Anonymous
Anonymous asked in Consumer ElectronicsHome Theater · 7 years ago

Pyle p2001AT "pre-amp" Speaker Wattage?

I have recently bought the pyler p2001AT "pre-amp" along with 8 dual illuminite 3-way speakers which are rated at 50 RMS at 4 Ohms. The pyle pre-amp says its rated at 600W at 2Ohms, 450W at 4 Ohms, and 300 W at 8 Ohms. I do not know if these ratings for the pyle are for the pre-amp or the four speaker output that are on the back of it also.

The speaker output do say that the impedance rating must be from 4-16 Ohms for each port. I guess my question is, will this "pre-amp" have enough wattage to power my two dual speakers in each port hooked up in series? I bought the speakers assuming that the pyle ratings were for the four speaker prots in the back but I guess I was wrong...

I know pyle and dual are not the best products but i wanted something not too expensive for my dorm.

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  • Ken C
    Lv 7
    7 years ago
    Favourite answer

    OK, let's sort this out. You're going to figure out by the end of this that I hate Pyle...not because of how crappy the product is, but because of the way that they mislead customers into thinking they're getting a whole lot more than they really are.

    A wattage spec by itself without a distortion figure is useless. They can drive the amp to levels of distortion that make it unlistenable, and then record that wattage. And that's exactly what Pyle does. They claim the amp can hit a peak of 2000 watts. I might, and I mean might can do 200 watts on a good day with a cool breeze blowing over it.

    Don't try to run this amp at 2 ohms...I've never seen one survive it. Your best bet is to put the speakers in series and hook them up.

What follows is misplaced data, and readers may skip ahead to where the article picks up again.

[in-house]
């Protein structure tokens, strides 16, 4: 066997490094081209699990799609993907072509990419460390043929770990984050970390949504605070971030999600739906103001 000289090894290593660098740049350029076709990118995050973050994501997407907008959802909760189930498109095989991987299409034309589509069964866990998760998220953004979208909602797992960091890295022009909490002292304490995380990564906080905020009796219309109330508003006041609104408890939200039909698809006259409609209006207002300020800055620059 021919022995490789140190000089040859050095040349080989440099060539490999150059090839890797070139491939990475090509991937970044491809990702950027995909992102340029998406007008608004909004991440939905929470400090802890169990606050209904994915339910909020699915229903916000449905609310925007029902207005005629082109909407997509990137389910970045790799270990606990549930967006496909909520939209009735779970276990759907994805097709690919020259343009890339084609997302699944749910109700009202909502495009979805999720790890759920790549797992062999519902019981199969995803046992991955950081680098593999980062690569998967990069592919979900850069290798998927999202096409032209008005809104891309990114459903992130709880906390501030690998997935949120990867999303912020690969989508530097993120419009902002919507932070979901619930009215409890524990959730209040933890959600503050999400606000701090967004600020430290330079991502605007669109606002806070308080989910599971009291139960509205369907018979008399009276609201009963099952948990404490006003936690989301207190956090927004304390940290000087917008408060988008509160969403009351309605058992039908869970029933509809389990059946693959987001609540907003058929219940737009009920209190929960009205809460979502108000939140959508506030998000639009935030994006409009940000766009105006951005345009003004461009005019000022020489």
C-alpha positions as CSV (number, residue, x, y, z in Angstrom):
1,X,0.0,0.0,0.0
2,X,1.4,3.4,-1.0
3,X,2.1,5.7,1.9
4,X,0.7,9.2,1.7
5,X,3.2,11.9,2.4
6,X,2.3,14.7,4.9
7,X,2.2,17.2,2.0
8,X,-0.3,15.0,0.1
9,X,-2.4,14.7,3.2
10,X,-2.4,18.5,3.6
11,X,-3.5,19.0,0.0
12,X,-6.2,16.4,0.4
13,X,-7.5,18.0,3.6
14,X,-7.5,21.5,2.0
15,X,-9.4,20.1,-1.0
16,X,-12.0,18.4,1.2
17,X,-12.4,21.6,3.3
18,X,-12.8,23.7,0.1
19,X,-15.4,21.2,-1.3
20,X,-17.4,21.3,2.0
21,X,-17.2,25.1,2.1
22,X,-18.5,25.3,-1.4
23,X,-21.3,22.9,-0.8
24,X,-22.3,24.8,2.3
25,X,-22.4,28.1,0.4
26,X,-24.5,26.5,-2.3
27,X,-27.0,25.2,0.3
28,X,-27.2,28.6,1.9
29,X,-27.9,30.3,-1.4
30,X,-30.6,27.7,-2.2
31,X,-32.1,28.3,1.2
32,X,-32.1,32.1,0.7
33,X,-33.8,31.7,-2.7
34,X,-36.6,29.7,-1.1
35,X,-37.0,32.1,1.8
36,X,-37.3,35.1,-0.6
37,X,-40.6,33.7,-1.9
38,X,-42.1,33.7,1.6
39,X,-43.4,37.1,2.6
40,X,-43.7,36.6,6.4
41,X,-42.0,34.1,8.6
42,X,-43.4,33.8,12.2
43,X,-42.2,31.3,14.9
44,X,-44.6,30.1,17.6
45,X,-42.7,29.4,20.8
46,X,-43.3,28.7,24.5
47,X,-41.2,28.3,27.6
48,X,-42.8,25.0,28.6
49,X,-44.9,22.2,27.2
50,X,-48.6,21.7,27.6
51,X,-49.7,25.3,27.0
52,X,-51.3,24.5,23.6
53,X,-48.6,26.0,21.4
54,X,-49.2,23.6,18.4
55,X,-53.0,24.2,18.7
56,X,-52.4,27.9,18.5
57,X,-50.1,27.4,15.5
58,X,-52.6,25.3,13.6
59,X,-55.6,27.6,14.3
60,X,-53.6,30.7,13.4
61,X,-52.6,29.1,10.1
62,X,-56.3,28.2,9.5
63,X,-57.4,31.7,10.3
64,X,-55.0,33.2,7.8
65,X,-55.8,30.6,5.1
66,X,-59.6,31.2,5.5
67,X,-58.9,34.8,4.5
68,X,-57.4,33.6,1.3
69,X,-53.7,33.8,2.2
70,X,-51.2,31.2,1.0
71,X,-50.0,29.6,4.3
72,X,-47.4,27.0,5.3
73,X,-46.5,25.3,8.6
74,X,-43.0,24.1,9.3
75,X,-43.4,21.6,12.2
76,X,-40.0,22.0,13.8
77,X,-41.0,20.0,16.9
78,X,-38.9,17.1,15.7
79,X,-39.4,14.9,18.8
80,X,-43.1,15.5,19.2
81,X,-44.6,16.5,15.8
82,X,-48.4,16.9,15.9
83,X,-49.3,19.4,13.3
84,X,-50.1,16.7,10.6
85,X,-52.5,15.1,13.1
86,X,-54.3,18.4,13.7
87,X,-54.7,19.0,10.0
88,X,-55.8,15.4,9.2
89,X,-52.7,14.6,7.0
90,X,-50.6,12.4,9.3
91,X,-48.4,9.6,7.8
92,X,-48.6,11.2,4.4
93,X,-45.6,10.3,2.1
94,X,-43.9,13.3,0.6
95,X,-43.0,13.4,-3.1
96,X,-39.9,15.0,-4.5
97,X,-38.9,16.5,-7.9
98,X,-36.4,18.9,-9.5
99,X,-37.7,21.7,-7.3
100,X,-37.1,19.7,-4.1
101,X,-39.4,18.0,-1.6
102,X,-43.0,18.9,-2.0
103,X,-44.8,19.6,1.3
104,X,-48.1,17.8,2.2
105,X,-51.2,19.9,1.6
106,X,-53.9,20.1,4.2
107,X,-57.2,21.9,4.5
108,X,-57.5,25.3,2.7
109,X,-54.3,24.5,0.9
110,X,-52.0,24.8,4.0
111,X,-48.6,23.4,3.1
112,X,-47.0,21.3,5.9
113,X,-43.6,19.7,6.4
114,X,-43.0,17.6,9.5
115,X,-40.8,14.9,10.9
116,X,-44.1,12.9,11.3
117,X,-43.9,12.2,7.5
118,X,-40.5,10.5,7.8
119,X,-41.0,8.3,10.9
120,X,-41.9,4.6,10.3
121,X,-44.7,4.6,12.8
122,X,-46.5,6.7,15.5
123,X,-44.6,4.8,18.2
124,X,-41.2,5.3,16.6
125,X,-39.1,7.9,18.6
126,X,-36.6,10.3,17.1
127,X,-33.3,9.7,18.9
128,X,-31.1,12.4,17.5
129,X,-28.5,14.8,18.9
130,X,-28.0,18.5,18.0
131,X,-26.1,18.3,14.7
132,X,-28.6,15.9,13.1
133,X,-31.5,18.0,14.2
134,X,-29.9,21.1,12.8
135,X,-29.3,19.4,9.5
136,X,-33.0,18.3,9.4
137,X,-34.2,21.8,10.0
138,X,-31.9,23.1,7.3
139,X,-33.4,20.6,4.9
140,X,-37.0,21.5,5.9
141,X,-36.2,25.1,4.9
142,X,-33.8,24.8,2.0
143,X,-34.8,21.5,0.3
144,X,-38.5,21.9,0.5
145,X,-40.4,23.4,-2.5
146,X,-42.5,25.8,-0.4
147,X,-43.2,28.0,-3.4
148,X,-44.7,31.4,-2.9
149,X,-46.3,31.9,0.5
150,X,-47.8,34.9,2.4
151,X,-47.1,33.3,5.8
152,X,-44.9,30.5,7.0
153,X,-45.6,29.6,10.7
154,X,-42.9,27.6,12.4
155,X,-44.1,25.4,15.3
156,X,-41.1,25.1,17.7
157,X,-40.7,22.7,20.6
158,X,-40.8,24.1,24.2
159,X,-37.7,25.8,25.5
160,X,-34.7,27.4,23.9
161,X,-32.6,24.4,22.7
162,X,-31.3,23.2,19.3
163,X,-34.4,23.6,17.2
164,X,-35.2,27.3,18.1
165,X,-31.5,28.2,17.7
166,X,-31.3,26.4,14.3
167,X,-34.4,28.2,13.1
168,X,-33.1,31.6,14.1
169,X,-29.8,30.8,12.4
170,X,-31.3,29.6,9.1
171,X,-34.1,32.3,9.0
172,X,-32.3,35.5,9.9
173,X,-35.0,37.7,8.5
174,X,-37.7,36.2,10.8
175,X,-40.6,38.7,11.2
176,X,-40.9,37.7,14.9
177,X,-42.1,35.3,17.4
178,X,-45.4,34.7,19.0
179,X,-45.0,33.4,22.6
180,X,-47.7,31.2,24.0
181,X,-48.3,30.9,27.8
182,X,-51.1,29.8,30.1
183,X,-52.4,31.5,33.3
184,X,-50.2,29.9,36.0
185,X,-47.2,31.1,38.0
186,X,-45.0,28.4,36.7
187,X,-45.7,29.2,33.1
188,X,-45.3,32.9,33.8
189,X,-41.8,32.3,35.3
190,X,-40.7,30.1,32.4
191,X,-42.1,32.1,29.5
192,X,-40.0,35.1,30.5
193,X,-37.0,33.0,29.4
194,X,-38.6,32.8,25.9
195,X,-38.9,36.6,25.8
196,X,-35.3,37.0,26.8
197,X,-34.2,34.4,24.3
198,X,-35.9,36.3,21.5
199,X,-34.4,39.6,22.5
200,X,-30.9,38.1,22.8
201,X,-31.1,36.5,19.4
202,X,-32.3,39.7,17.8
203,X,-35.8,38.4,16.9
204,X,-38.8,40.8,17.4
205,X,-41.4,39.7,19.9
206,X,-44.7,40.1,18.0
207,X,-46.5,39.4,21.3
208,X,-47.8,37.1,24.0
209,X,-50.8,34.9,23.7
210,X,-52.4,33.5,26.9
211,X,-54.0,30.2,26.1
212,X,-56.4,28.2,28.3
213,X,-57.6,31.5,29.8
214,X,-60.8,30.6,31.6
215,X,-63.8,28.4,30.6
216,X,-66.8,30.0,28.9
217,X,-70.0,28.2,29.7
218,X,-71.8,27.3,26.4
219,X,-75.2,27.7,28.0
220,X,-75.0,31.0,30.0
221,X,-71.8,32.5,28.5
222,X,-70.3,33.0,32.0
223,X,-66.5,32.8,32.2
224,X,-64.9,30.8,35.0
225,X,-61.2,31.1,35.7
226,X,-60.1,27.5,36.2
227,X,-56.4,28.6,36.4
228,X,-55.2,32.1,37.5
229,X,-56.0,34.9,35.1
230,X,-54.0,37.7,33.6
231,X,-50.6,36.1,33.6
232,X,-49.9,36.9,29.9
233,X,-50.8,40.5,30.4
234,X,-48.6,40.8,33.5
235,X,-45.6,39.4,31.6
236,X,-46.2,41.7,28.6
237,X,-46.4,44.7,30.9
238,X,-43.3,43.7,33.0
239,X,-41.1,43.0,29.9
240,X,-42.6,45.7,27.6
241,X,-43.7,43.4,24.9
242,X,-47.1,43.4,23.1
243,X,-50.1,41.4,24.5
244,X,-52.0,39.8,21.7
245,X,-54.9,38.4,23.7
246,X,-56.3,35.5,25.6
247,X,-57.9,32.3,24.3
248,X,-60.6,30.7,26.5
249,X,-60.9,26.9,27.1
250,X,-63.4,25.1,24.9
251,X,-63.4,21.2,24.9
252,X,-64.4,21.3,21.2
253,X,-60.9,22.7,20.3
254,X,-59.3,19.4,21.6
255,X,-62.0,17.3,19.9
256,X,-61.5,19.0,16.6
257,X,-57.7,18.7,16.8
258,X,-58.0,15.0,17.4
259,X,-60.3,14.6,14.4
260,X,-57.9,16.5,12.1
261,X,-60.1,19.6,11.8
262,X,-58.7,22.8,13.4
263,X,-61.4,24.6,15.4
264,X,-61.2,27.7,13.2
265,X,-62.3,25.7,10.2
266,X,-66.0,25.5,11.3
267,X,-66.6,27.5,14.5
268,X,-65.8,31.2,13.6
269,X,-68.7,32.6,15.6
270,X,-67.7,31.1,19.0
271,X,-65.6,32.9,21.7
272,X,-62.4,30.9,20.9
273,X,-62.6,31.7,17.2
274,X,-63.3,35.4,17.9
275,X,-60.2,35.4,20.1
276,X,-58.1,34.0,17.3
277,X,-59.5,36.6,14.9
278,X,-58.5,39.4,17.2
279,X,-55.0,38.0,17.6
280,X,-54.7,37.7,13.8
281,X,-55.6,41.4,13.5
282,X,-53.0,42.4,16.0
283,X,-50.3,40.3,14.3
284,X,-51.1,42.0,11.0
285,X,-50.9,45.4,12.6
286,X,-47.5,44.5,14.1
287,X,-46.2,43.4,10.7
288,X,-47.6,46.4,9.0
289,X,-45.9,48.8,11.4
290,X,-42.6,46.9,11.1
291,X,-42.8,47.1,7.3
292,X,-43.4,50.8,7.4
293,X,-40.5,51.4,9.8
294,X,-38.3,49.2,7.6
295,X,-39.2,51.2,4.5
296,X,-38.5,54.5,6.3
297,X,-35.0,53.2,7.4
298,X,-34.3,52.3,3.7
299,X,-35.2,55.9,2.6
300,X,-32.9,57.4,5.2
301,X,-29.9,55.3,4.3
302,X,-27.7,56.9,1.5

And notice Pyle calls out the wattage in "peak power". By industry definition, peak is what the amp can do for a very brief period of time...like maybe 1/100th of a second. RMS wattage is a whole lot more meaningful. So, to convert from peak (and actually, they're quoting peak to peak), to RMS lets do the 8 ohm number. Take their 300 watts, divide it by 2, and multiply by .71. You wind up with about 100 watts. That's a long way from 2000 watts, and that's why I think these guys are scum.

    The specs on their website are even more incomplete...which means they're hiding a lot.

    And to clarify, preamps don't have wattage ratings. Why? Because they can't power speakers...that's what a power amp is for.

    I write a weekly blog for live music production, and I just covered how companies come up with these BS specs.

    http://itsjustlogistics.blogspot.com/2013/08/watts...

    This has been one of my most-read articles.

    Good luck.

    Greetings from Austin, TX

    Ken

    Source(s): 35+ years audio and broadcast engineering
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